At the end of February the USB Implementers Forum, USB-IF, responsible for the standard that we use every day, announced USB 3.2, a substantial improvement of the 3.1 that we had been using for a couple of years. But only a week later, they have gone further: they have announced the USB 4.
Some of the features that this USB 4 has are transfer speeds twice as fast as with 3.2: 40 Gbps capable of feeding two 4K screens. These features are what the USB Thunderbolt 3 uses.
In 2015, Thunderbolt 3 was announced, a standard that uses the Type C that handles these characteristics. Through a reversible connector was sought not only to simplify the family of USB standards, but with a single cable type C will reach very high speeds and that in addition to transmitting information could also transmit sound, image, and so on.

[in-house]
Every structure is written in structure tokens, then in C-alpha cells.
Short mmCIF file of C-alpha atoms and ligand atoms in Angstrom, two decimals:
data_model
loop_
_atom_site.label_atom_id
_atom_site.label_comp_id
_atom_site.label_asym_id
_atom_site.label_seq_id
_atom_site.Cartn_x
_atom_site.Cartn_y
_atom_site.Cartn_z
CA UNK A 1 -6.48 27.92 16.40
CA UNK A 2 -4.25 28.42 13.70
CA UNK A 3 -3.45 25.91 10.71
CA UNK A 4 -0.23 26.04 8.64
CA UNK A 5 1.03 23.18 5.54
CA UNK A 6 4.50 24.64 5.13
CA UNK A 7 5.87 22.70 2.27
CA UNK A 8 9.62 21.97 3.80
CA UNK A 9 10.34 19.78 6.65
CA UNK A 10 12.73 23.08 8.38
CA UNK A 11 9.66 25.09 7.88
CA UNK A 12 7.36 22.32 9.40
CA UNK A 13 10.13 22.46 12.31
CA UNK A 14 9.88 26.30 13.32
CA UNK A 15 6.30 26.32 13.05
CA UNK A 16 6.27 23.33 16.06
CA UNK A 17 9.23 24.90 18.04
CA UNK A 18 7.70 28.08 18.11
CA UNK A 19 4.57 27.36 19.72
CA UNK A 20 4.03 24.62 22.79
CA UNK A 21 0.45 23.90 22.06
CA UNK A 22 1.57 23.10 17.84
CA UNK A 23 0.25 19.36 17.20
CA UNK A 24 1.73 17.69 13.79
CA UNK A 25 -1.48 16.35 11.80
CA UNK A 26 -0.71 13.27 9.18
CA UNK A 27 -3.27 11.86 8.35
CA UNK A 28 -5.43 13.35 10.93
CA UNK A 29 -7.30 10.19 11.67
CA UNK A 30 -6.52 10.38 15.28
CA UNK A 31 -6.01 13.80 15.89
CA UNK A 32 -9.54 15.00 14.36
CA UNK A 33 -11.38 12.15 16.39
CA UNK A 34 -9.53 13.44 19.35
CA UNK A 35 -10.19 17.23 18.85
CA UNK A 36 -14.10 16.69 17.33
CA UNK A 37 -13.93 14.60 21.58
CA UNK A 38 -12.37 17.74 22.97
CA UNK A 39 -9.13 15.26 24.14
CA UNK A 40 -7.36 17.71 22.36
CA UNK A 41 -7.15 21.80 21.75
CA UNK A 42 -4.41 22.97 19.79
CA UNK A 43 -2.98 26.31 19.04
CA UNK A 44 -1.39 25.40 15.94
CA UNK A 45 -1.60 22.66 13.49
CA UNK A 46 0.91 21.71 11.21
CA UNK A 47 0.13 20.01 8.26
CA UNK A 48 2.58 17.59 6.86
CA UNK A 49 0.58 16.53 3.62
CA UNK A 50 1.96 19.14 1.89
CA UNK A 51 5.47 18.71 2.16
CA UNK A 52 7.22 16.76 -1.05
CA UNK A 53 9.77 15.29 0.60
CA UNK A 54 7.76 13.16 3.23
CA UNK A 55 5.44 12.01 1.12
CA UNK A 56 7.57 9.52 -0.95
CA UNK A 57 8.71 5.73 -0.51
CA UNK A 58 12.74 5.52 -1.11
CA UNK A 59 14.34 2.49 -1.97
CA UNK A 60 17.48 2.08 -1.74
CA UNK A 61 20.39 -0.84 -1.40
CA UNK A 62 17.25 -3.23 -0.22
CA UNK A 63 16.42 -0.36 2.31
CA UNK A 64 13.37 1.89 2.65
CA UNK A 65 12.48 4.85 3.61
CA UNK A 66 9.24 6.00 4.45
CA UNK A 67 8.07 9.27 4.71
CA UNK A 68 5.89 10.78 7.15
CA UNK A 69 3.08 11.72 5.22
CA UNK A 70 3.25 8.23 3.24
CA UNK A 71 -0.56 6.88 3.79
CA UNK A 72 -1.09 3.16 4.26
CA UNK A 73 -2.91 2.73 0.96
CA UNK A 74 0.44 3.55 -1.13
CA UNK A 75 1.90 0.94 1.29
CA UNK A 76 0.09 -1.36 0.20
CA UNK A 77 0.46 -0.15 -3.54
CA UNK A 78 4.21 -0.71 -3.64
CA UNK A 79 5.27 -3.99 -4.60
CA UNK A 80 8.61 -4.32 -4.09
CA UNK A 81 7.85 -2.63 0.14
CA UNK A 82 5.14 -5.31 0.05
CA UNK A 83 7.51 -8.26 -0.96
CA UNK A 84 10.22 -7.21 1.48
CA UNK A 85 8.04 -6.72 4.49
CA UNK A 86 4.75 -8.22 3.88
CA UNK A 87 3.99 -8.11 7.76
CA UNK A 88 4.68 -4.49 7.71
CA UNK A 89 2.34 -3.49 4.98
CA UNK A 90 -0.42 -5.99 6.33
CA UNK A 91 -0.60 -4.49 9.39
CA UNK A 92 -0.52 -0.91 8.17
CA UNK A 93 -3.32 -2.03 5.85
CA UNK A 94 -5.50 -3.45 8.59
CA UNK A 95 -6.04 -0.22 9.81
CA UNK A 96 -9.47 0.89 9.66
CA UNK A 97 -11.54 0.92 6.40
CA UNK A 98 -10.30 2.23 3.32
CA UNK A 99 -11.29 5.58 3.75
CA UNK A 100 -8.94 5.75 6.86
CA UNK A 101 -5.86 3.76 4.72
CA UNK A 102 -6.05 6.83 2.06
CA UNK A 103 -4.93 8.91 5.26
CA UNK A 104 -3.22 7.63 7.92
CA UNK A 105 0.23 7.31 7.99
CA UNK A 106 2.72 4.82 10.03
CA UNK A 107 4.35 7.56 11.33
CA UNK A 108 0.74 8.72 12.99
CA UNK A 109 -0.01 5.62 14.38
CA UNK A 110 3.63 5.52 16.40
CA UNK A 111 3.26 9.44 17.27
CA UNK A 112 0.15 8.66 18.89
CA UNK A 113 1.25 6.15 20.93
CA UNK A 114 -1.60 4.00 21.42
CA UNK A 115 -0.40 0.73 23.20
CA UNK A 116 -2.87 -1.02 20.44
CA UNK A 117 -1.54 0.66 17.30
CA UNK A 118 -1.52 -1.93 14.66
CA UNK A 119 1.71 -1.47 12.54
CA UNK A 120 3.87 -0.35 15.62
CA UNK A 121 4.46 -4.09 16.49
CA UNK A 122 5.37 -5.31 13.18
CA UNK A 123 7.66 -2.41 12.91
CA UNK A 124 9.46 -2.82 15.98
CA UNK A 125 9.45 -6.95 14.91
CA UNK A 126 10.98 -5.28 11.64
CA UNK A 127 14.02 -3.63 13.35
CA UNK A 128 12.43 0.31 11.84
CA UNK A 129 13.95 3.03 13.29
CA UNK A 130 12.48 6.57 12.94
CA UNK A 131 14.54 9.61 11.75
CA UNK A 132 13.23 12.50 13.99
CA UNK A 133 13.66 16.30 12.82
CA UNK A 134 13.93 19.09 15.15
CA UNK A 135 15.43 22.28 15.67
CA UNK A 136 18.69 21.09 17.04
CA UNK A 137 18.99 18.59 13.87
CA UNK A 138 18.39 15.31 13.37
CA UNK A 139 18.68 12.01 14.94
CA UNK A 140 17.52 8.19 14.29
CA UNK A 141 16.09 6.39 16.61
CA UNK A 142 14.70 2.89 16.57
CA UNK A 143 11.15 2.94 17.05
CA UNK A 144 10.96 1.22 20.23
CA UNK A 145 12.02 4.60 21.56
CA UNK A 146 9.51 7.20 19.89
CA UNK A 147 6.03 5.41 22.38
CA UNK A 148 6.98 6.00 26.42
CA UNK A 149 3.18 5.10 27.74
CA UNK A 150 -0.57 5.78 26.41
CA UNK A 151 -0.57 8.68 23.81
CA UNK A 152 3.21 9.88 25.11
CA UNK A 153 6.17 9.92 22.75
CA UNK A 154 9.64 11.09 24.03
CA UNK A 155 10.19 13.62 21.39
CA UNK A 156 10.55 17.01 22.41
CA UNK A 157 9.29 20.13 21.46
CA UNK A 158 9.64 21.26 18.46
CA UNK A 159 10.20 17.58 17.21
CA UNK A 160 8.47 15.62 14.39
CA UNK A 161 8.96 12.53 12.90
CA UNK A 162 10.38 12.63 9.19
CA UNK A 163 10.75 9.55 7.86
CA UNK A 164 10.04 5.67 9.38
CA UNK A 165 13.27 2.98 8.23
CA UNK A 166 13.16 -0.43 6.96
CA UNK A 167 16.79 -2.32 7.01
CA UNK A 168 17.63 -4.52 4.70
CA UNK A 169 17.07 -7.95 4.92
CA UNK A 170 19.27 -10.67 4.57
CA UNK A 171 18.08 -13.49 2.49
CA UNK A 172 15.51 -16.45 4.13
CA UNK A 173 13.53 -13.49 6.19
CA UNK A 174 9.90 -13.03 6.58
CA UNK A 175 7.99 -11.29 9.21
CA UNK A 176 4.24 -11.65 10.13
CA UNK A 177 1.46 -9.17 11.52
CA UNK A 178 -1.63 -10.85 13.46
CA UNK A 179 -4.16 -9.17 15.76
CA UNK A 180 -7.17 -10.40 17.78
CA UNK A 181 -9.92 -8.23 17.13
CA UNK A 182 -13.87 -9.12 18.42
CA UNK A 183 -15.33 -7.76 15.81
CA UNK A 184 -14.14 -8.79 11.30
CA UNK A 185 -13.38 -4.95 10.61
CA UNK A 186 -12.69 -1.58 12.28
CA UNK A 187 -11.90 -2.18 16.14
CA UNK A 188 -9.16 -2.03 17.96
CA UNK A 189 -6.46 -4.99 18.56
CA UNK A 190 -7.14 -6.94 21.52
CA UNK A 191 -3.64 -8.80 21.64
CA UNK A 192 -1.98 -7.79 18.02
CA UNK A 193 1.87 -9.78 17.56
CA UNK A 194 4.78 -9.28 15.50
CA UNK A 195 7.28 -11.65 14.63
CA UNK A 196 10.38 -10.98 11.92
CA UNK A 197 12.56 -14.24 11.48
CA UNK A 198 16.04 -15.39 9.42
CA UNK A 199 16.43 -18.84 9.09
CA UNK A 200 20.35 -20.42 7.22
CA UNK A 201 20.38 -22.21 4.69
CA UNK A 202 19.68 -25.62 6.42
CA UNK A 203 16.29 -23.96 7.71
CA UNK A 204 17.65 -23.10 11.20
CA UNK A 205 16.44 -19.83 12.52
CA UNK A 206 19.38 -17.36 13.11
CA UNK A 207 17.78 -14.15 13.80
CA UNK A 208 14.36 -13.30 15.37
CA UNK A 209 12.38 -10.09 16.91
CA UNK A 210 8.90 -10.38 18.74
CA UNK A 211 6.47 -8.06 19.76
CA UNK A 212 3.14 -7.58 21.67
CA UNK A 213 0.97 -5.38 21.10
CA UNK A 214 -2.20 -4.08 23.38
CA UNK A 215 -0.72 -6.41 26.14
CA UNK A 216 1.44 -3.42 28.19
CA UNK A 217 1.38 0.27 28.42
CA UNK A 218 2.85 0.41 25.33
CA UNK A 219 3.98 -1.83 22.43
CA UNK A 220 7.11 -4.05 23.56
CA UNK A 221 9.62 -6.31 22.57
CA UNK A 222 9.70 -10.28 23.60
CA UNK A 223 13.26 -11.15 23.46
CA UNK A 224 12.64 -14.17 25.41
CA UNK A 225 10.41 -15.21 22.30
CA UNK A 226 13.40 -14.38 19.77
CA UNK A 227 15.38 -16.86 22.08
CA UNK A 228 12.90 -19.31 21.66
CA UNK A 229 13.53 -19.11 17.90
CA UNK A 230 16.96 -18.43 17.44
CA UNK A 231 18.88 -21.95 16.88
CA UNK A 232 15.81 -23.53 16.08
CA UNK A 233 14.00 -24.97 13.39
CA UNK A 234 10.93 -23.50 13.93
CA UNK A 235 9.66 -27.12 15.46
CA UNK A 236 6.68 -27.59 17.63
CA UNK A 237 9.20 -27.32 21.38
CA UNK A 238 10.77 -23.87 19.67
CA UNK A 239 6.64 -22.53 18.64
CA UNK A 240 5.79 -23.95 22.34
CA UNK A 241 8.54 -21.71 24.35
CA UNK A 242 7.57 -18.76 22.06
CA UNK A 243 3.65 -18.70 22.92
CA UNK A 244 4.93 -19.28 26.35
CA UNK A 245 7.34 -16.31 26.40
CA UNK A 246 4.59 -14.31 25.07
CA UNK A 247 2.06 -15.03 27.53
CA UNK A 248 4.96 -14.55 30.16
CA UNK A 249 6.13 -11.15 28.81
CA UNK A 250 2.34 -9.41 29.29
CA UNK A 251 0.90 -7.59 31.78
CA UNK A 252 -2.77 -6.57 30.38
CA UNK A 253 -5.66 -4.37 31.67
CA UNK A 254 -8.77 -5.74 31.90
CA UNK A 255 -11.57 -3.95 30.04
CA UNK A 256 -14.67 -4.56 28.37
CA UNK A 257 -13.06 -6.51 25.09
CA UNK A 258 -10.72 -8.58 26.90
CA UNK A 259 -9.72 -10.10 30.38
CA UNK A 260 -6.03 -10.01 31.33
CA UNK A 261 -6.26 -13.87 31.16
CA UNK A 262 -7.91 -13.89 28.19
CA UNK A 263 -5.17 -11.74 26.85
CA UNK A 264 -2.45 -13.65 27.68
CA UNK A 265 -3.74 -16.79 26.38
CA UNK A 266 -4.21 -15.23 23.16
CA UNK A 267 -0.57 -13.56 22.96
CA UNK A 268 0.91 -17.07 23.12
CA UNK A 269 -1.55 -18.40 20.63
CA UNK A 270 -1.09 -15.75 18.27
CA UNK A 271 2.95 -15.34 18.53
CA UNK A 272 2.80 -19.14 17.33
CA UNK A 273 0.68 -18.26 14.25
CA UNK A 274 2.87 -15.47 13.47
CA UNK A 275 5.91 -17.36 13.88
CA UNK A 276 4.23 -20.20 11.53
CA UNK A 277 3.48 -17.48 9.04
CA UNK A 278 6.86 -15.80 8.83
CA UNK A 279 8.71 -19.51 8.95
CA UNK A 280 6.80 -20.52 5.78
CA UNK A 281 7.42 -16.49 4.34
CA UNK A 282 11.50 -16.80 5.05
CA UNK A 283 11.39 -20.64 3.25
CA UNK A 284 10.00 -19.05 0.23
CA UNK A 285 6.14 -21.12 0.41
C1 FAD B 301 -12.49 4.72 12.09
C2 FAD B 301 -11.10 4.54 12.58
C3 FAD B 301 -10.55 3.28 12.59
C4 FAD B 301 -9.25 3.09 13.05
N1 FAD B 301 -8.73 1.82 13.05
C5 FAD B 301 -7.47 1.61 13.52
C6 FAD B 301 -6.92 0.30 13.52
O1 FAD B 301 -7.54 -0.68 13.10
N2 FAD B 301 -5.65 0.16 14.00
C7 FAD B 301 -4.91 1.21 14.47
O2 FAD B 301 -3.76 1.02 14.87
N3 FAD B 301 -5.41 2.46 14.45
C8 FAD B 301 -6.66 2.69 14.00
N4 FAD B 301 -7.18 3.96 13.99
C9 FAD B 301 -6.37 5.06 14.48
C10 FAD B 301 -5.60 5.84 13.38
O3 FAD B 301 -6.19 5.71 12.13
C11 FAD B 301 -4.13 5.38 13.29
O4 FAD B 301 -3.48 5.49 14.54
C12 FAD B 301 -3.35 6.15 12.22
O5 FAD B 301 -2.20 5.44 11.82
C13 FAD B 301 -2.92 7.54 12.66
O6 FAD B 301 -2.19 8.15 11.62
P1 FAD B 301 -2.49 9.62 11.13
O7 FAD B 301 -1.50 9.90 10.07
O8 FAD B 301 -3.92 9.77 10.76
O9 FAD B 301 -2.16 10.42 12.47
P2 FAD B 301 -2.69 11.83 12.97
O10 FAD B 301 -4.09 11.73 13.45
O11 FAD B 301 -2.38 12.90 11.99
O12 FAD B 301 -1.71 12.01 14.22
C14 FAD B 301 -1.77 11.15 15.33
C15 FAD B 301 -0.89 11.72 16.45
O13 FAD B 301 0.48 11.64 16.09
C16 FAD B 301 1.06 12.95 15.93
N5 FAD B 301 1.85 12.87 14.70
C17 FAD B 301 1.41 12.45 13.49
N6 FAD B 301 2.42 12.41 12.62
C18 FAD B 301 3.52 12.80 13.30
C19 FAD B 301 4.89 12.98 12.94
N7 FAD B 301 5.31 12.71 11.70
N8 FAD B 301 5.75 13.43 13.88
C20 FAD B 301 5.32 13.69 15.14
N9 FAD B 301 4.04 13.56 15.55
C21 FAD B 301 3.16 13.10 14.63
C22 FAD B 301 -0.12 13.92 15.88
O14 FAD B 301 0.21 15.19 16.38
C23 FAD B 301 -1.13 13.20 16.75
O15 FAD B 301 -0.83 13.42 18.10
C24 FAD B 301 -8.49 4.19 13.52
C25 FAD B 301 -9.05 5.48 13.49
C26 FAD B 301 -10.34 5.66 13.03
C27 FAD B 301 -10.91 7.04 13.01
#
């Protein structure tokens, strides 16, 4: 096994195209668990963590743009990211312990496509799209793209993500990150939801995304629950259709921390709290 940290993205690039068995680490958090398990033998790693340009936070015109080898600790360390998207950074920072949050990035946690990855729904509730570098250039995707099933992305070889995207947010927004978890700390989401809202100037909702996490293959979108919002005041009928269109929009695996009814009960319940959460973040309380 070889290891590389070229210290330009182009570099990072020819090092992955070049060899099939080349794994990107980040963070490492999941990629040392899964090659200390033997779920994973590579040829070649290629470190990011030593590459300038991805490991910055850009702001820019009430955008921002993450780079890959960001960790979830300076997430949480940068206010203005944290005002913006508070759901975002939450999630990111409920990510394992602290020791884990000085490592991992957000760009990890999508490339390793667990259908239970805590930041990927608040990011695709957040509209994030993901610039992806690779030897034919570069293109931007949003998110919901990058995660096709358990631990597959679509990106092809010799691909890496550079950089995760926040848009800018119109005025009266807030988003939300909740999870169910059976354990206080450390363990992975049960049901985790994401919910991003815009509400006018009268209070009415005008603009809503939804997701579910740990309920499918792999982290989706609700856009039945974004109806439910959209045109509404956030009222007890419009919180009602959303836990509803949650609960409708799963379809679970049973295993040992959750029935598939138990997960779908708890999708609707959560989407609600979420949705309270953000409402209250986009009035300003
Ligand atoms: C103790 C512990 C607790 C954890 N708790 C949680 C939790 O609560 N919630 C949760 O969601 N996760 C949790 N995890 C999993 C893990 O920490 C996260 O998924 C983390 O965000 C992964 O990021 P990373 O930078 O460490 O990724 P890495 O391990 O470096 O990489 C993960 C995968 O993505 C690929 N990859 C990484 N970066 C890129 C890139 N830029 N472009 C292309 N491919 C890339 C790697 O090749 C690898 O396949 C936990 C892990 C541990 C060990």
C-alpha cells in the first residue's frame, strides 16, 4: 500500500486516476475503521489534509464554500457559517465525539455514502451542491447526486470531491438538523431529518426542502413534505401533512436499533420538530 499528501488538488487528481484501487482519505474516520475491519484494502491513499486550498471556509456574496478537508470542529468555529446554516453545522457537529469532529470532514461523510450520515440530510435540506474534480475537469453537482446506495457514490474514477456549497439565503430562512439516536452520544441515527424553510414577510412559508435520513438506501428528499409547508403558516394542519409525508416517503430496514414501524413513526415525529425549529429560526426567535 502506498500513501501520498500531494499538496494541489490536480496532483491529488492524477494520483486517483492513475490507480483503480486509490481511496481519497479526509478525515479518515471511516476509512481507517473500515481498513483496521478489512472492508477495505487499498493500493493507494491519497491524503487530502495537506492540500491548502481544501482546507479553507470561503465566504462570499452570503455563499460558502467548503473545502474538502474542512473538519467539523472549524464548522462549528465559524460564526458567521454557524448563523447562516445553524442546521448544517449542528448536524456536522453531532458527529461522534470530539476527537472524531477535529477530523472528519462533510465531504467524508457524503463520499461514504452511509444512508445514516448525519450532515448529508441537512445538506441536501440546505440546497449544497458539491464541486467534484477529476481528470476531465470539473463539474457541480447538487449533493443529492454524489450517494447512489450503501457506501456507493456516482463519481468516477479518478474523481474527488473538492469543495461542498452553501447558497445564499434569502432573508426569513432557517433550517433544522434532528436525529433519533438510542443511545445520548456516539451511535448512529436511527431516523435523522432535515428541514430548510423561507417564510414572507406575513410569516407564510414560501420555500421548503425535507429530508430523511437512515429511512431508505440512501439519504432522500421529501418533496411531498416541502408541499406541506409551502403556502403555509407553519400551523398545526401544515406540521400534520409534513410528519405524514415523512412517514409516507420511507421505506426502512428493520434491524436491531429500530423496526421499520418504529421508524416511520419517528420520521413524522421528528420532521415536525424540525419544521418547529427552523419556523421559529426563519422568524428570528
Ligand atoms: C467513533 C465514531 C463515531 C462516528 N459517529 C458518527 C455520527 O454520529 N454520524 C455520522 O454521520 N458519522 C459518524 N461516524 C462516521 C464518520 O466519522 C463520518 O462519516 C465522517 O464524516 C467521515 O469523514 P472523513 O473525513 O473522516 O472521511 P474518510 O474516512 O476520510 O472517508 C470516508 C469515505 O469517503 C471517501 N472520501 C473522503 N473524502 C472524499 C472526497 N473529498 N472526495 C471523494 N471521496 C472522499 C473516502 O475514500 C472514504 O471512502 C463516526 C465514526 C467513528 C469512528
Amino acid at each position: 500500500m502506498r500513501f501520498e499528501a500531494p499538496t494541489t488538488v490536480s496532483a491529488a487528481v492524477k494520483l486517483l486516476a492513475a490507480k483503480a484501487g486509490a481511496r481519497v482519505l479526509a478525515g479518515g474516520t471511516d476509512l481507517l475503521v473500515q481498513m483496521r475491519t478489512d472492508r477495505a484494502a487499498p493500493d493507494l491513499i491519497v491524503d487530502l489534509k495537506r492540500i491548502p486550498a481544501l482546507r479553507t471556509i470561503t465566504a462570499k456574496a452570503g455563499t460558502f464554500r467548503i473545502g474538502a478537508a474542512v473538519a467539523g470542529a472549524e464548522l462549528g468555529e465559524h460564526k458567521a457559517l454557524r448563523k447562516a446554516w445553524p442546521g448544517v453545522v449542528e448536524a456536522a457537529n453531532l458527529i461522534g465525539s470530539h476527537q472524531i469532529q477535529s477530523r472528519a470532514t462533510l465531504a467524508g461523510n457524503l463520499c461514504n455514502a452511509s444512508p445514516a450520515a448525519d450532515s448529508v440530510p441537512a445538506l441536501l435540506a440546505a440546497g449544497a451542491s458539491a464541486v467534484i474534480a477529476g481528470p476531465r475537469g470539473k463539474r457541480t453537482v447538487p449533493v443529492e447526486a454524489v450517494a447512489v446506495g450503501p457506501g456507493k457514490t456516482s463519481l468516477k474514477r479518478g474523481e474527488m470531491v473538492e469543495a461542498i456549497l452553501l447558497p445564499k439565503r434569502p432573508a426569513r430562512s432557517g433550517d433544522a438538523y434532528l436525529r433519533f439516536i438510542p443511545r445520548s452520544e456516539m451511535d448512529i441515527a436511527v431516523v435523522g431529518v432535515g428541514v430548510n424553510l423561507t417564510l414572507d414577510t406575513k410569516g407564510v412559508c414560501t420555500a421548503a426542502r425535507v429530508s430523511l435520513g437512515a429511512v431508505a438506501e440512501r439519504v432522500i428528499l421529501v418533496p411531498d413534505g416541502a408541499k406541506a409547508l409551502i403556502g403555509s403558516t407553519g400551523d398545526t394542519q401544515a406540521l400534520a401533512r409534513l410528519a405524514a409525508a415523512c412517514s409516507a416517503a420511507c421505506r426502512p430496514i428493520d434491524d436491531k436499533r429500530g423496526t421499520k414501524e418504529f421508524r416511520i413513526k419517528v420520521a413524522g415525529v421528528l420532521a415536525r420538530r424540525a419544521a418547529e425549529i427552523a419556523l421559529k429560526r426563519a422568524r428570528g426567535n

In the year 2017 Intel proposed that this Thunderbolt 3 be expanded more and that’s why it announced that it would make the standard available to other chip manufacturers but with many freedoms; anyone would be allowed to manufacture such technology without royalties. With USB 4, Intel is finally fulfilling this promise.
This new USB will be able to transmit up to 100W of power with transfer speeds of up to 40 gigabytes per second, twice as much as USB 3.2. This speed is sufficient, as we say, to feed or a 5K screen. Any cable Thunderbolt 3 offers those same characteristics so there will be no special limitations that prevent to enjoy the USB 4 to the maximum from the first day.
Thunderbolt 3 will not cease to exist for this new USB, but will coexist. The key is that the Thunderbolt 3 is not an open standard unlike the new USB, implying that Intel requires manufacturers to be certified to use it. The USB 4 can have the same specifications, but Intel provides other Thunderbolt 3 services that go beyond the hardware itself.
The publication of the full specification of this standard will be done by the end of the year, so we will have to wait. It is also more than likely that we still do not see this technology reach our homes; USB-IF expects another year and a half to pass before manufacturers start producing devices with this standard.